There are many nurses across the United States who can tell you stories about being understaffed and overworked with a too-high patient load and poor nurse to patient ratio.
In an attempt to balance budgets and deal with nurse burnout and turnover, hospitals and facilities find themselves constantly stretching their nursing staff thin, and that affects both the patients and nurses. Nurses burn out and leave, and patients are at risk of unsafe care.
Good and safe staffing ratios are one of the best methods that facilities can use to retain nurses, improve patient care, and keep their facilities safe. But how do you know what’s the right number?
Here’s a look at nurse staffing ratios to find the answer to that question.
Nurse to Patient Ratios
Nurse staffing ratios have been the subject of debate in hospital-level, state-level, and federal-level discussions for many years. Every nurse knows firsthand the effects, either good or bad, that come from staffing ratios.
What Are Staffing Ratios?
When we talk of nurse staffing ratios, we’re usually talking specifically about registered nurse to patient ratios, although facilities will generally factor in licensed practical nurses and unlicensed personnel, like nursing assistants.
To put it simply, staffing ratios are the ratio of nurses to patients. For every one nurse, there’s a certain number of patients. Exactly how many patients per nurse depends on how many staff are available, the patient’s acuity and needs, and the facility’s policies on staffing ratios. In some cases, the exact ratio is also governed by law.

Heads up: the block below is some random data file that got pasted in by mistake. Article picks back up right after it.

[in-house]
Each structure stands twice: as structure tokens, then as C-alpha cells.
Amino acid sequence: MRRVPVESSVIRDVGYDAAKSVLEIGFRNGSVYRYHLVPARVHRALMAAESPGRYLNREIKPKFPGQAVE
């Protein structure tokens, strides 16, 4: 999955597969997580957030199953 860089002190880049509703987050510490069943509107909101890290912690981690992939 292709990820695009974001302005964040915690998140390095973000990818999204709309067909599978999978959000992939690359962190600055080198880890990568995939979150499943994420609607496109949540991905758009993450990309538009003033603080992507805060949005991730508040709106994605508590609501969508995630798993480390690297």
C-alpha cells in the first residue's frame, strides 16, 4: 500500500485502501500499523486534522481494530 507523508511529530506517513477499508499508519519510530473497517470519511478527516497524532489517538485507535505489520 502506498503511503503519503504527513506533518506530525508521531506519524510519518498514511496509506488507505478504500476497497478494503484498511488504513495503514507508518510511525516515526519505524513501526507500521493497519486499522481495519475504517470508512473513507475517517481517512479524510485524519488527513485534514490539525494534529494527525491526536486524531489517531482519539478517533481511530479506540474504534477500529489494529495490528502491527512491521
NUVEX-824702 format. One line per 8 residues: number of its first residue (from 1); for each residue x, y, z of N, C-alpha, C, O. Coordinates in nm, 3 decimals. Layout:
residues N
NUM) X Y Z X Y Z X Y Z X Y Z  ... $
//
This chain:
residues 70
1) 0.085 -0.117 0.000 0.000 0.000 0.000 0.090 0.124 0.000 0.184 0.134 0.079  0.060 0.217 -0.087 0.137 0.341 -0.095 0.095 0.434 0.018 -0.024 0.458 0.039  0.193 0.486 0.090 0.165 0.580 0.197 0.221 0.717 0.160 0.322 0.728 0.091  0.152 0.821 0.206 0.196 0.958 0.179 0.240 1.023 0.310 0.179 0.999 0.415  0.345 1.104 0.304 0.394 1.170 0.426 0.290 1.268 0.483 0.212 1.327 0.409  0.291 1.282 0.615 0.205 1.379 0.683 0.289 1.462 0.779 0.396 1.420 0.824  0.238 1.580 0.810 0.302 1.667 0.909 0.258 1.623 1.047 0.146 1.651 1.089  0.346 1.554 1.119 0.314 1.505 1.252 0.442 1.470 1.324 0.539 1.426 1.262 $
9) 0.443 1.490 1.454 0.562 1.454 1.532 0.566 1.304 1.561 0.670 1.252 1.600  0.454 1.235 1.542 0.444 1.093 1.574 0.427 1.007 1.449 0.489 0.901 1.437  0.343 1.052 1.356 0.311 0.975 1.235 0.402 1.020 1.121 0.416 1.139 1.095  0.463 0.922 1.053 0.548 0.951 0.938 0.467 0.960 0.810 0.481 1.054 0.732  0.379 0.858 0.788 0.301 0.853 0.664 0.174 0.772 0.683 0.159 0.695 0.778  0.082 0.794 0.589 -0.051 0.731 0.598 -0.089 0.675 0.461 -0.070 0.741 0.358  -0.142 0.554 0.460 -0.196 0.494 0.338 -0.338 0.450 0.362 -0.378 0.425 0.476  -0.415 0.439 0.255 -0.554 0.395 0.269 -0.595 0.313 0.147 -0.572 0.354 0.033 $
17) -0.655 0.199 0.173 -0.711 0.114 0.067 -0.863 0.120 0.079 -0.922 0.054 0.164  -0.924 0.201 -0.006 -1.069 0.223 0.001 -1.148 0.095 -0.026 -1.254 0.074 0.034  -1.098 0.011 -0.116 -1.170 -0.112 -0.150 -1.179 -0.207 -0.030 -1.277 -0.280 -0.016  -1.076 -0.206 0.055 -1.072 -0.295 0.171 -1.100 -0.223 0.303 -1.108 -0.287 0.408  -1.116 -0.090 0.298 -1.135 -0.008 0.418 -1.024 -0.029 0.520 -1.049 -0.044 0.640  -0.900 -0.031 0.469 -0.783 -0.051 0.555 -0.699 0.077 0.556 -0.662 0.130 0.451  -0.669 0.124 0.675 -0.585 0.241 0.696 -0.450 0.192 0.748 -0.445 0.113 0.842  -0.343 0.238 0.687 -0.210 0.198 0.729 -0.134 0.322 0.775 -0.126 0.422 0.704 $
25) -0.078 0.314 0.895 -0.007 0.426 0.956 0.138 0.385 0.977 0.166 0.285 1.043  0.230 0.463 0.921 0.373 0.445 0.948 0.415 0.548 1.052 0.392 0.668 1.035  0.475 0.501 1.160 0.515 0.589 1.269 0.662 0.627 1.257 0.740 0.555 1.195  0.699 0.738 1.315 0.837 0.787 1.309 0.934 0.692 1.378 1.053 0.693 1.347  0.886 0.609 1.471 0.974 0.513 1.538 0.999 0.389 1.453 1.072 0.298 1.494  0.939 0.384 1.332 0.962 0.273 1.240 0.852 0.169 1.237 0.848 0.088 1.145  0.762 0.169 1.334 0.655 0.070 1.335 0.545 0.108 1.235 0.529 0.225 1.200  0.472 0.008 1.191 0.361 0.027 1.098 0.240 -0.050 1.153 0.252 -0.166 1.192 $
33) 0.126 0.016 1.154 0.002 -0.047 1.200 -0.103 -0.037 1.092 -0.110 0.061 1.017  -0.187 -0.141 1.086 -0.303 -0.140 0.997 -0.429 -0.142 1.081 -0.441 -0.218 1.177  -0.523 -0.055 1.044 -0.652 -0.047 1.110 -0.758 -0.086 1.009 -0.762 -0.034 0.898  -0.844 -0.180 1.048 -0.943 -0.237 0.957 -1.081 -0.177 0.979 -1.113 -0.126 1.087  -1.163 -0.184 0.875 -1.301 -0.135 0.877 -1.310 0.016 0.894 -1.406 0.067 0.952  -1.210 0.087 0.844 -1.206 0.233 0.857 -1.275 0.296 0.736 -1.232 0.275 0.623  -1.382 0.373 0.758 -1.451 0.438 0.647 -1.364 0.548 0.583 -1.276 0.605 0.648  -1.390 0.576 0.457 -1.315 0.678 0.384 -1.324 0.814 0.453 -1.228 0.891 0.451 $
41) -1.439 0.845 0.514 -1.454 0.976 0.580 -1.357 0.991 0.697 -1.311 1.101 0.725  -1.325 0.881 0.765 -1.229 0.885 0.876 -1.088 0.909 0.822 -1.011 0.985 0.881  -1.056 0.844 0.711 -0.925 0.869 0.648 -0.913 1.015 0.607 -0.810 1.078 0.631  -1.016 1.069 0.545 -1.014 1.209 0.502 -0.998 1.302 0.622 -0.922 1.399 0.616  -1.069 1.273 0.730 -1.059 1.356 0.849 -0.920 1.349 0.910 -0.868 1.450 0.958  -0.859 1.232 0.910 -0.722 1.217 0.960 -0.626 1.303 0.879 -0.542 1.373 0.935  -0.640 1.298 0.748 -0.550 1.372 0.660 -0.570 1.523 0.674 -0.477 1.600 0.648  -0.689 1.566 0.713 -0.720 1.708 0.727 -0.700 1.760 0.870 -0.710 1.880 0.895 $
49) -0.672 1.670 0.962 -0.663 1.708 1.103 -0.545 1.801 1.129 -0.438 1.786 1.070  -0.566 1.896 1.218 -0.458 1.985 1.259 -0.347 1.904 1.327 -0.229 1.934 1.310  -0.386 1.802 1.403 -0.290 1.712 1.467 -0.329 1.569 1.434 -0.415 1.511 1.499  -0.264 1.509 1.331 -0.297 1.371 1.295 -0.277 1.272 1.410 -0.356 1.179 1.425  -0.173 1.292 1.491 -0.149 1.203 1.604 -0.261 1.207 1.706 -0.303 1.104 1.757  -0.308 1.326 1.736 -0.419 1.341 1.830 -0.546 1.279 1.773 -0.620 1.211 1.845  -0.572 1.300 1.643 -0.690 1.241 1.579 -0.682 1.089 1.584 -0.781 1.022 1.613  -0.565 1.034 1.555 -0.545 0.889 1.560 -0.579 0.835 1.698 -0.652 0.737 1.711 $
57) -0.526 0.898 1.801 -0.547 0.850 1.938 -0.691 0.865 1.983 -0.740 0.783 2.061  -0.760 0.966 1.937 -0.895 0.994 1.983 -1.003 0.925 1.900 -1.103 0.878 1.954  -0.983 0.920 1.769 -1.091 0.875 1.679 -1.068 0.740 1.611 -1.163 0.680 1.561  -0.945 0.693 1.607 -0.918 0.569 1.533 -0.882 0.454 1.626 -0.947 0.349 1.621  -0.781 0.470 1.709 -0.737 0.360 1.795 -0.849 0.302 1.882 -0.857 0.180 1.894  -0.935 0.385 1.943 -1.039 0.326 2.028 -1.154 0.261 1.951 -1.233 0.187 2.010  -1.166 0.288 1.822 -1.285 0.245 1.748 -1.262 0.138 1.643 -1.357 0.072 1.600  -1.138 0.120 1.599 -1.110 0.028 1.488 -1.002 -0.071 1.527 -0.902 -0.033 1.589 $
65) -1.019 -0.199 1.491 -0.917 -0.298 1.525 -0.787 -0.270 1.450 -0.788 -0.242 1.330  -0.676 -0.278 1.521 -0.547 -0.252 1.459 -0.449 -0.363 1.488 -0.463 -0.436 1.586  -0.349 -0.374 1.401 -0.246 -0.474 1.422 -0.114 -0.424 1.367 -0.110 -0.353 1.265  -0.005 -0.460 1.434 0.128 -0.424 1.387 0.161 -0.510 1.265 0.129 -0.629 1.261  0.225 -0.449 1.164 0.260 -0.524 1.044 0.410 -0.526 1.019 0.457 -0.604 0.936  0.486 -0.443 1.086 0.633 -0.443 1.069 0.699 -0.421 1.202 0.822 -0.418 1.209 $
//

The Benefits of Good Staffing Ratios / Nurse to Patient Ratios
According to the American Nurses Association (ANA) and many studies conducted on nurse staffing, having appropriate nursing staff ratios has the following positive effects:
- Reducing patient mortality rates
- Reducing the total time a patient stays in an acute-care facility
- Decreasing the number of instances of preventable events, like falls or facility-acquired infections.
Appropriate nurse-to-patient ratios also help with detecting and resolving health care disparities and preventing medical errors, which all contribute to safe and quality care for patients.
Staffing Ratio Laws
Federal and state laws vary on the intensity of staffing ratio regulations. At the federal level, the law requires hospitals on Medicare to have appropriate nursing staff, but the wording is vague and has yet to be revised.
Currently, 14 states have some form of nurse staffing laws. The vast majority of those states require public disclosure of staffing ratios while others require hospitals to have staffing committees.
At the present, California is the only state to have a law mandating specific nurse-to-patient ratios. The law sets these mandated numerical ratios based on the unit’s or facility’s specialty alongside several provisions that make sure the staffing ratios can work effectively.
These provisions include the following:
- Numerical ratios for the most common specialty units and hospitals